GPON vs. HFC: The next technology battle
By Alan Marks, Alcatel-Lucent -- Telephone companies are aggressively marketing the superiority of their GPON-based FTTP networks versus the cable multiple-system operators' HFC/DOCSIS networks. But just how much of an advantage does GPON technology provide?
Telephone companies are aggressively marketing the superiority of their GPON-based FTTP networks versus the cable multiple-system operators' HFC/DOCSIS networks. But just how much of an advantage does GPON technology provide?
By Alan Marks, Alcatel-Lucent
As traditional telecom service providers begin to upgrade their fiber access networks using GPON technology, it is important to understand how these networks will be positioned against their likely main competitors, the cable multiple-system operators' (MSOs) upgraded hybrid fiber-coax (HFC) networks. The cable MSOs have spent $100 billion over the last 9 years to upgrade their HFC networks, but will that be enough to achieve service parity with the telcos' emerging GPON-based implementations? To help answer this question, there are several issues to consider, including:
- Basic network topology.
- Bandwidth evolution and next-generation high-speed Internet.
- Video services evolution.
Network topology overview
From a network topology perspective, HFC networks are characterized by active coax plant (with trunk and line amplifiers) connected to fiber nodes that perform electrical/optical conversion. Network powering is provided from the fiber nodes to drive the coax amplifiers. The fiber nodes are connected to a distribution hub using a single fiber for the upstream and a single fiber for the downstream. At the hub locations, electrical/optical conversion is performed, and the subscribers are connected to services. In today's modern HFC networks, the fiber nodes typically pass 500 households.
For the purposes of making a comparison with a GPON network topology, we can also consider a near-term and relatively modest cost upgrade of this topology to reduce the node size to 125 households passed (HHP). In this case, each 125 HHP coax leg has its own downstream receiver at the node (and transmitter at the hub), which are wavelength-division multiplexed (WDM) over a single fiber from hub to node. In the upstream, the returns from each coax leg can be multiplexed and digitized, sent over a single fiber, and demultiplexed at the hub.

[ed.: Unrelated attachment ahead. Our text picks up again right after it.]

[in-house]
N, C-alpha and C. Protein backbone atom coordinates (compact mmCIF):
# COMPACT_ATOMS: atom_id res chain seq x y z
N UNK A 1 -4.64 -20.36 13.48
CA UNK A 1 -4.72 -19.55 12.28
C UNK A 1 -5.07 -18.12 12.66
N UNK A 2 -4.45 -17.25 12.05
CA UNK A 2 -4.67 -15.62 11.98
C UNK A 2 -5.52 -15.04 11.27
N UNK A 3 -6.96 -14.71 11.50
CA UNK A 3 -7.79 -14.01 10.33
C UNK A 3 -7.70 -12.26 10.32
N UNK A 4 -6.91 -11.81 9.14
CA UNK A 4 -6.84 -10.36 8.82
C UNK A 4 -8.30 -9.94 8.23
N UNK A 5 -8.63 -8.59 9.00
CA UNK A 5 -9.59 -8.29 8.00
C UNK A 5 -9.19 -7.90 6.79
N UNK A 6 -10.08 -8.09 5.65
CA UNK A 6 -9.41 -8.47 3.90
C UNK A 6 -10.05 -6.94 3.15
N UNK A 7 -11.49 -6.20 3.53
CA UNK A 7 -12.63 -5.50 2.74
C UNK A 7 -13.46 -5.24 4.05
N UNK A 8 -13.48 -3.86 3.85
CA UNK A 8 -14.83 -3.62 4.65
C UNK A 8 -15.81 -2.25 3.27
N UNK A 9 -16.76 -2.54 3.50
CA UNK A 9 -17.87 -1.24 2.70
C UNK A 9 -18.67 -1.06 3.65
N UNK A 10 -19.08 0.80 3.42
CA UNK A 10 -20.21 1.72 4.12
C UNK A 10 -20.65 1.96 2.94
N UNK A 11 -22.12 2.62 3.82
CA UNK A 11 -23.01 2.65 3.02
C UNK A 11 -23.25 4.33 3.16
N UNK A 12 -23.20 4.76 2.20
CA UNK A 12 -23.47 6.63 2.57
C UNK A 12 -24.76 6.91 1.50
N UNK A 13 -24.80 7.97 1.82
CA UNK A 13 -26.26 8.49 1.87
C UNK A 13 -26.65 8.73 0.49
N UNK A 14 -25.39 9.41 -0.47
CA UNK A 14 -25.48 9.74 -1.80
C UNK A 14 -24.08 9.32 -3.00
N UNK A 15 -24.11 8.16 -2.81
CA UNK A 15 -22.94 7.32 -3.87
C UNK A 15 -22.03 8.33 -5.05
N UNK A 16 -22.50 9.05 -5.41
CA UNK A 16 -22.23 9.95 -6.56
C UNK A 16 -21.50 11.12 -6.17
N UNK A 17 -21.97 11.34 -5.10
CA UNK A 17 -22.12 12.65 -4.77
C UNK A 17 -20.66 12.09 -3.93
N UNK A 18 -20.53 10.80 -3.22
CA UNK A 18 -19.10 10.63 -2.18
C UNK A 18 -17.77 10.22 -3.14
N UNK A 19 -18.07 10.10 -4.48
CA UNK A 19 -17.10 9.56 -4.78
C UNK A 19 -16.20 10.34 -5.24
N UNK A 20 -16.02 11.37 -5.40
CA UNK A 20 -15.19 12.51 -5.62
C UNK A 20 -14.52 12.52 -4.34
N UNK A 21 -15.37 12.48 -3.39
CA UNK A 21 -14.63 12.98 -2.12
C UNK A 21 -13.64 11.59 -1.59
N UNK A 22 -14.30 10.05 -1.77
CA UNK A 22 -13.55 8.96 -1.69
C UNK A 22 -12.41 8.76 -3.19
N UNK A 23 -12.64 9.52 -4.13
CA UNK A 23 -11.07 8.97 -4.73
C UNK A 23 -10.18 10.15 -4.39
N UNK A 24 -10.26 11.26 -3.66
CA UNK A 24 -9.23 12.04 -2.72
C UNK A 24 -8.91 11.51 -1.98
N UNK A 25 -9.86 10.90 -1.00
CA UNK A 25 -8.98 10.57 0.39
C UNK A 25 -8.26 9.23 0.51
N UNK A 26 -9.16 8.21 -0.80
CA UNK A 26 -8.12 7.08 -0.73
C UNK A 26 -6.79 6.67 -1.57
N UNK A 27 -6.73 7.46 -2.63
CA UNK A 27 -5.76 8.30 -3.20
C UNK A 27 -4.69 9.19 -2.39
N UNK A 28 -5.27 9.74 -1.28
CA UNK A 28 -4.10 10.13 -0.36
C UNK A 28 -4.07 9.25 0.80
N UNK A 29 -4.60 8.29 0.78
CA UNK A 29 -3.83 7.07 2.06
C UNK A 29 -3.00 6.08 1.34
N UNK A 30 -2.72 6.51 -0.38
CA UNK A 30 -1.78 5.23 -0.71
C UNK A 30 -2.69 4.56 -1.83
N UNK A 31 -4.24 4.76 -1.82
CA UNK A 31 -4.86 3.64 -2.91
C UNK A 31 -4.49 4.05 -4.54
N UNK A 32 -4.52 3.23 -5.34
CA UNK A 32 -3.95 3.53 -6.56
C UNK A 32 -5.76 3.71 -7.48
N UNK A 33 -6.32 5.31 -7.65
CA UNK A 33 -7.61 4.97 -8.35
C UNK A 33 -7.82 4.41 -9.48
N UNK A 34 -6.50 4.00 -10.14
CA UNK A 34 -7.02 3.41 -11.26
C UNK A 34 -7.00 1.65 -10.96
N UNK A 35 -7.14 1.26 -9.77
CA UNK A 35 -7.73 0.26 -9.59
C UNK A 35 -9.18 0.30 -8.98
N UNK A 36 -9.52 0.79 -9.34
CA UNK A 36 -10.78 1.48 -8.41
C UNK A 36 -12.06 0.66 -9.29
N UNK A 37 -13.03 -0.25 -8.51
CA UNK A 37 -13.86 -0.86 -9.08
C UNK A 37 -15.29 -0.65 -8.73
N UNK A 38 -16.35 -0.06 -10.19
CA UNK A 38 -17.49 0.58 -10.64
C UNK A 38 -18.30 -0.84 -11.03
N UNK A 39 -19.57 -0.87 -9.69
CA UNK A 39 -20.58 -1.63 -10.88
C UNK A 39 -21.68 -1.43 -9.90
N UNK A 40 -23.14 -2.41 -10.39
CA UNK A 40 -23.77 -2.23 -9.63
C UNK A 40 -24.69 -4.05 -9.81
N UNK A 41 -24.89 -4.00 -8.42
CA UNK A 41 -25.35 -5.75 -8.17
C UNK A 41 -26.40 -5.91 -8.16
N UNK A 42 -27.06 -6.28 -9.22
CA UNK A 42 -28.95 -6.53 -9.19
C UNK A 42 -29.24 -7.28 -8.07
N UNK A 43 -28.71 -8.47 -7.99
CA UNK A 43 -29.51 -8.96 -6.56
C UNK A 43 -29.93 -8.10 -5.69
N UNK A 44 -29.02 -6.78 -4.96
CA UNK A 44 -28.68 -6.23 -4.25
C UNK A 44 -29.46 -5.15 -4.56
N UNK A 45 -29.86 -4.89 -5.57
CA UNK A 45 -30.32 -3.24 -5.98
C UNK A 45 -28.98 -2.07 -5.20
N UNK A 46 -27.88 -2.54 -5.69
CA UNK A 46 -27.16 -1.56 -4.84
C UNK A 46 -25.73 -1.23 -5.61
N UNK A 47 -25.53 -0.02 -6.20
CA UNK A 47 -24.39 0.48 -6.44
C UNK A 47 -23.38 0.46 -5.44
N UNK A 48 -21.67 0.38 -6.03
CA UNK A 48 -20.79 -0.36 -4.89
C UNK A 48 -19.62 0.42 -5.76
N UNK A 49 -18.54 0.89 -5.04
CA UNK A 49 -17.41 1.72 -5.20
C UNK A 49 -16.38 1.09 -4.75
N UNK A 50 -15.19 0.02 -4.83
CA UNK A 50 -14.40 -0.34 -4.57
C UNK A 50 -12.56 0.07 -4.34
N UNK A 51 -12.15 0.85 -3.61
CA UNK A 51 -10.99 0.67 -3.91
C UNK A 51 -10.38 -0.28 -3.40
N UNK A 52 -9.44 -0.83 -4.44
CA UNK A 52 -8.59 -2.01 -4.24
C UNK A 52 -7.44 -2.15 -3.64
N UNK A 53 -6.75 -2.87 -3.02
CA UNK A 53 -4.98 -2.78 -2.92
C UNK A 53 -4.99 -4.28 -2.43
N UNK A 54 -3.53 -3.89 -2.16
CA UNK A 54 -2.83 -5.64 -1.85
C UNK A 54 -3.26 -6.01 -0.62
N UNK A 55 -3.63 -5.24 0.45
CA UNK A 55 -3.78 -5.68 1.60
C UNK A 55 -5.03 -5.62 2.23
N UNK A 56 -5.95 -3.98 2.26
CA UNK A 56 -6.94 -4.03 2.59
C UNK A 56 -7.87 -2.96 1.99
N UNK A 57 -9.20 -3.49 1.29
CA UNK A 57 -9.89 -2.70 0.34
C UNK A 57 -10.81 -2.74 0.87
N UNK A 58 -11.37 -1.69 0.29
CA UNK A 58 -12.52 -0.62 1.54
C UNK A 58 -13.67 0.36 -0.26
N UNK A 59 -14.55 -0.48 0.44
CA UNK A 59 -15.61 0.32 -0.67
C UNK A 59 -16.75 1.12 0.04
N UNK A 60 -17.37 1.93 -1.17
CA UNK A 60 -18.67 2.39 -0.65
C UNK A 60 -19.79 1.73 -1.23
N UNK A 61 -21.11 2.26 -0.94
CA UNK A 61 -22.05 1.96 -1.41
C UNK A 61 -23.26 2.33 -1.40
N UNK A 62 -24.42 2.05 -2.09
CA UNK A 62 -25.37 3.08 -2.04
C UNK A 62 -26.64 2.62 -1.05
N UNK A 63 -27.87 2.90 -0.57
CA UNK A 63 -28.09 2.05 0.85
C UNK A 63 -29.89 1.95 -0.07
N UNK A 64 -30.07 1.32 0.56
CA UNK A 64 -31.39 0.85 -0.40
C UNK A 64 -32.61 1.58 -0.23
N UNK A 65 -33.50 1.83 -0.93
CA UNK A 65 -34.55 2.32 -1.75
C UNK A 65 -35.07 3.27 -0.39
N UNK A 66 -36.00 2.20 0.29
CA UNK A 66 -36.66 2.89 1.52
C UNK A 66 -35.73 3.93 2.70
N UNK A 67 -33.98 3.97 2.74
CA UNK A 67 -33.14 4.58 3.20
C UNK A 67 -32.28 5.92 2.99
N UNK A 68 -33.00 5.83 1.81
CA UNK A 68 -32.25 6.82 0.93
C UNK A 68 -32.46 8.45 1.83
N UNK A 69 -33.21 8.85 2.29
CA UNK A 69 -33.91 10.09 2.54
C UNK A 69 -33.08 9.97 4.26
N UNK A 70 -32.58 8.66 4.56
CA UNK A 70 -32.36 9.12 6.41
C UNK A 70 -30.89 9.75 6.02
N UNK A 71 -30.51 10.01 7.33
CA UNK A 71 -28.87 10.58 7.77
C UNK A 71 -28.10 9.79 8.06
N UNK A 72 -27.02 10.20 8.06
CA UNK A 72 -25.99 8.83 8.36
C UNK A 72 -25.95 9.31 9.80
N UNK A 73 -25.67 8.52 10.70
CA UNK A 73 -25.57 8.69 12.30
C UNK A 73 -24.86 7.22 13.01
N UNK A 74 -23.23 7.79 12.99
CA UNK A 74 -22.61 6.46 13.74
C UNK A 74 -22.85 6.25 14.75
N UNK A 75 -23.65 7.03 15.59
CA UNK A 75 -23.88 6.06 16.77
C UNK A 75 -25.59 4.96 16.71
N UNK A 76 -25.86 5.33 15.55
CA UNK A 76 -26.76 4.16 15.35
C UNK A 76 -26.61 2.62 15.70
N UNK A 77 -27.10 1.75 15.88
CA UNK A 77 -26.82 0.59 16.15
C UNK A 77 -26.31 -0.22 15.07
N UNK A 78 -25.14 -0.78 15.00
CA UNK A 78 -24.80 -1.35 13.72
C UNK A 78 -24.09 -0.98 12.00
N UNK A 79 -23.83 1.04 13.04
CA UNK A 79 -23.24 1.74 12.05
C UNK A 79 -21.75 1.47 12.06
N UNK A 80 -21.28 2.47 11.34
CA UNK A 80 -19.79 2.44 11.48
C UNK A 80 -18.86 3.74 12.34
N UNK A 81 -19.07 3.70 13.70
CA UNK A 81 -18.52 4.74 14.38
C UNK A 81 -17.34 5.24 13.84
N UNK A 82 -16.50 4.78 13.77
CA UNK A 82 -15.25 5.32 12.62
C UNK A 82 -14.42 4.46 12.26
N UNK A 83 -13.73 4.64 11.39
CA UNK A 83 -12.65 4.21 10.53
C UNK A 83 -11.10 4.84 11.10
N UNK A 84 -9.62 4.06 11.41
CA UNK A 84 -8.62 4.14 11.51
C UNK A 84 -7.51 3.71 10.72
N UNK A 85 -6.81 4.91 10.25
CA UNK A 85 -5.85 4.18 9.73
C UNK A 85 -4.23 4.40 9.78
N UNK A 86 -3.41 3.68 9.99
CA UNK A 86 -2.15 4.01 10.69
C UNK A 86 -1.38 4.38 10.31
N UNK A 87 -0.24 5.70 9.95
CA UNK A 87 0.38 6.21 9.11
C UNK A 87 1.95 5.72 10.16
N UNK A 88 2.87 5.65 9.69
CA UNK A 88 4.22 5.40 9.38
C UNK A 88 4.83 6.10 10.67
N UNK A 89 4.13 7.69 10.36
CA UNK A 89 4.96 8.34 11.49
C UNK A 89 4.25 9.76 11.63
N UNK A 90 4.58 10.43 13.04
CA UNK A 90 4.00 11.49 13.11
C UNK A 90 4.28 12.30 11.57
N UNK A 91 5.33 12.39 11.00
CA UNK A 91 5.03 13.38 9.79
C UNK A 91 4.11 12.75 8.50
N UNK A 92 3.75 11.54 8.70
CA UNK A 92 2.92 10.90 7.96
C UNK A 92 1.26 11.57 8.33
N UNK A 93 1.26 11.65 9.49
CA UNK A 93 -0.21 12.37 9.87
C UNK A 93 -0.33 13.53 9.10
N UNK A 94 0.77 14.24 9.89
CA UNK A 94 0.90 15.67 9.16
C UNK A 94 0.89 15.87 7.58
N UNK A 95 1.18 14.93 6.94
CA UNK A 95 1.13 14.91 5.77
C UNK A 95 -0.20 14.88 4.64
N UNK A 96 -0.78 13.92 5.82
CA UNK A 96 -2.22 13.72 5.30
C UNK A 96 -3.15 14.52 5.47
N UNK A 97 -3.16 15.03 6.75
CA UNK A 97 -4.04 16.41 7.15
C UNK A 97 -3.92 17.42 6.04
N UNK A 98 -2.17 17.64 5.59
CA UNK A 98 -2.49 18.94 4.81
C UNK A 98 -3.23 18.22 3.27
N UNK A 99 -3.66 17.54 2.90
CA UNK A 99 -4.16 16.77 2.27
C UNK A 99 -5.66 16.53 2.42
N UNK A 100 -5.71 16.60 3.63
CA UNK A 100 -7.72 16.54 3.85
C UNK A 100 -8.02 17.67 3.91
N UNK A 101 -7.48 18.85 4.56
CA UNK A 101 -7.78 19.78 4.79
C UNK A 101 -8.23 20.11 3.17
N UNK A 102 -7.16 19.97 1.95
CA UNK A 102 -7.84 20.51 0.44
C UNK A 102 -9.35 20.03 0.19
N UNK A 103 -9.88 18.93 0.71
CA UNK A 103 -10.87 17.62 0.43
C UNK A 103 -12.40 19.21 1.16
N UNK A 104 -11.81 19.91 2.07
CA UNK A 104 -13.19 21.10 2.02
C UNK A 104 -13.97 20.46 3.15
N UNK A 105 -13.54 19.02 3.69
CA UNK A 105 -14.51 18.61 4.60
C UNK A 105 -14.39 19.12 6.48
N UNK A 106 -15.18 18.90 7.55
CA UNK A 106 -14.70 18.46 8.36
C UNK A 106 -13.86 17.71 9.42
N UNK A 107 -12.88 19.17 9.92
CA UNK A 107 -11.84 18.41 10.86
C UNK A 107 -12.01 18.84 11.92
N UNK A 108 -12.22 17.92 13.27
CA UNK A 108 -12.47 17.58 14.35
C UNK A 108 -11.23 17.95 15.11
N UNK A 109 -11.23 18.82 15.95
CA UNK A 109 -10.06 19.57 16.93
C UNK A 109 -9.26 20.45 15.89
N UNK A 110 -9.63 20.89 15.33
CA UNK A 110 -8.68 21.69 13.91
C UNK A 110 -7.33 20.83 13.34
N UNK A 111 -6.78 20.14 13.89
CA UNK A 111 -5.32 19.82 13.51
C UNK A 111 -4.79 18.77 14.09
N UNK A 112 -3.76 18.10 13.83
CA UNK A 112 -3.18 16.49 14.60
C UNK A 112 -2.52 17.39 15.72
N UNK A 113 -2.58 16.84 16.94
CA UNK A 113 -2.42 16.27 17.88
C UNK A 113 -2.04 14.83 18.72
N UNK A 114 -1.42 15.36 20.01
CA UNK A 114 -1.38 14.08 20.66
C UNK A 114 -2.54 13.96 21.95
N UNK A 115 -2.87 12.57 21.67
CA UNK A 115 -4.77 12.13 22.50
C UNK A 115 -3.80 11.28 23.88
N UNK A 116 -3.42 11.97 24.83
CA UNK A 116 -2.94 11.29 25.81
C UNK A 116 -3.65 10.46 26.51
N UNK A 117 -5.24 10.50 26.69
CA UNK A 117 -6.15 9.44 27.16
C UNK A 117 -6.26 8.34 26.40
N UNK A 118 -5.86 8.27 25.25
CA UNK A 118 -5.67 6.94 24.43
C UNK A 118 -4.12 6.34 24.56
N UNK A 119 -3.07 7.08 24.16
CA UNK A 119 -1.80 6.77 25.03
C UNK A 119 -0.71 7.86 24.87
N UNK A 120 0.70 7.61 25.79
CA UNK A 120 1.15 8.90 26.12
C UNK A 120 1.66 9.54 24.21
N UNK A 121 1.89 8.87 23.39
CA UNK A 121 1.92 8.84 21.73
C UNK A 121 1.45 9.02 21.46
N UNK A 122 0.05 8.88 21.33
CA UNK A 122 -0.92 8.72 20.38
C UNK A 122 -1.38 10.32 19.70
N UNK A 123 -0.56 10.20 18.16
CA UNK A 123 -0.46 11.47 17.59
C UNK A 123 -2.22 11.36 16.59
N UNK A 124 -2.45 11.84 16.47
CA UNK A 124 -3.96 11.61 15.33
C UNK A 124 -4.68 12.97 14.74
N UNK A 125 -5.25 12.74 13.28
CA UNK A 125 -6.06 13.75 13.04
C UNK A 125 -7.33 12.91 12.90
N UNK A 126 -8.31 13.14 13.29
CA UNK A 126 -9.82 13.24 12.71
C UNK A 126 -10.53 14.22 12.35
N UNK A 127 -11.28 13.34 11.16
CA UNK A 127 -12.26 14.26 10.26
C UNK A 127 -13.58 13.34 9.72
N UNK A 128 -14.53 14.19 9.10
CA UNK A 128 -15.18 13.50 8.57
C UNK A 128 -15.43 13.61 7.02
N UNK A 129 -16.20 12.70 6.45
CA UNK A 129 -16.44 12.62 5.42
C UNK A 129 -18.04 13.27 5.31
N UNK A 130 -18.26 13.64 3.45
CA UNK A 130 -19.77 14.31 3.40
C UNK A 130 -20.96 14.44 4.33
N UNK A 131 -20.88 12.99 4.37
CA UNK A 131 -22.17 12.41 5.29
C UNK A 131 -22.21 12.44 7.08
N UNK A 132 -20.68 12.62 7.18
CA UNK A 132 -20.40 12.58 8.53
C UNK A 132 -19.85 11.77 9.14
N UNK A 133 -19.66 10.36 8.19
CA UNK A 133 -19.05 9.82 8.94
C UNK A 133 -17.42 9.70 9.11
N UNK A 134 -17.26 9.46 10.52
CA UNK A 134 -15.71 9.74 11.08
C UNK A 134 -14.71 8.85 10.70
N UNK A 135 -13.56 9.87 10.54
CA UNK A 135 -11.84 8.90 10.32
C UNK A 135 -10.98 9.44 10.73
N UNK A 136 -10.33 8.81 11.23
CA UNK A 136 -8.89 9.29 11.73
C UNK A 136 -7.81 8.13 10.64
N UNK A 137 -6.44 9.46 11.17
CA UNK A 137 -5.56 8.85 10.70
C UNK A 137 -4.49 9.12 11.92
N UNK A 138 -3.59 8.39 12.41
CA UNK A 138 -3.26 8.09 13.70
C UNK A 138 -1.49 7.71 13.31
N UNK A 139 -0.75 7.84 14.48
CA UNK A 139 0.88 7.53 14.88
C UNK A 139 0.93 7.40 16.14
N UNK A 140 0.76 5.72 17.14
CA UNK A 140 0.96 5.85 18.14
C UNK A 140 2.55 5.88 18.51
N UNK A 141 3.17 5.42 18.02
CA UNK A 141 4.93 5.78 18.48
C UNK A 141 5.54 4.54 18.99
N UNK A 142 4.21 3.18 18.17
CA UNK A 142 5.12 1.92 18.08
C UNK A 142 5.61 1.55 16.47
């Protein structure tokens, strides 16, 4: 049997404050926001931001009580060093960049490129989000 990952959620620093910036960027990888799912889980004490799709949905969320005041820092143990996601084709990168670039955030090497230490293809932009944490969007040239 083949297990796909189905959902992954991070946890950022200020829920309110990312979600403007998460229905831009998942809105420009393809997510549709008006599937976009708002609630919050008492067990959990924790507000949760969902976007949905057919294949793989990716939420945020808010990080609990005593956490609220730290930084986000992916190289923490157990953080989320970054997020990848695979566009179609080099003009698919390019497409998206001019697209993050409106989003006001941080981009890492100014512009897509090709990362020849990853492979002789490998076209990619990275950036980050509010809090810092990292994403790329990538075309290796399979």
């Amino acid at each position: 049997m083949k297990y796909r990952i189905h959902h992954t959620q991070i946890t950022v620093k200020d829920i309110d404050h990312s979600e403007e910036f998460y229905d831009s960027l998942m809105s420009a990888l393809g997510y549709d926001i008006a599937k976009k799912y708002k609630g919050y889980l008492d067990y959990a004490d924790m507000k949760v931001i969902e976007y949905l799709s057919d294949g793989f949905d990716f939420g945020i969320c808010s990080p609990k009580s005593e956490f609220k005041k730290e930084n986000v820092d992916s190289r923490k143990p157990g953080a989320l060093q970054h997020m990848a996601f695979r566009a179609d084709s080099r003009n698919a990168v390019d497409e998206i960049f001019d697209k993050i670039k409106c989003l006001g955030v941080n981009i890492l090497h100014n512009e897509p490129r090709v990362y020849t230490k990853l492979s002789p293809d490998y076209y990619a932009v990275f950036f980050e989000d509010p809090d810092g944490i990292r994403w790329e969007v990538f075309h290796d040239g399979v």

In either case, the subscribers are sharing the spectrum that is available on the coax. A 500 HHP coax leg will share 50 to 750 MHz of downstream spectrum and 5 to 42 MHz of upstream spectrum. A 125 HHP coax leg also will share 50 to 750 MHz of downstream spectrum and 5 to 42 MHz of upstream spectrum.
GPON, by comparison, uses a completely passive outside-plant (OSP) architecture without any OSP powering requirements. It is estimated that OSP powering alone can cost nearly $3 million yearly for an HFC network that passes 1 million homes.
In GPON, subscribers are connected to a port on the access node through a passive splitter, which is fed by a single fiber from the access node (or optical line terminal—OLT). WDM technology is used to provide a wavelength for upstream (1,310 nm), a wavelength for downstream (1,490 nm), and an optional wavelength (1,550 nm) for supporting cable-TV RF overlay video. In GPON, the splitter can serve either 32 or 64 subscribers, but in most deployments, a 1:32 split is used to extend the optics reach.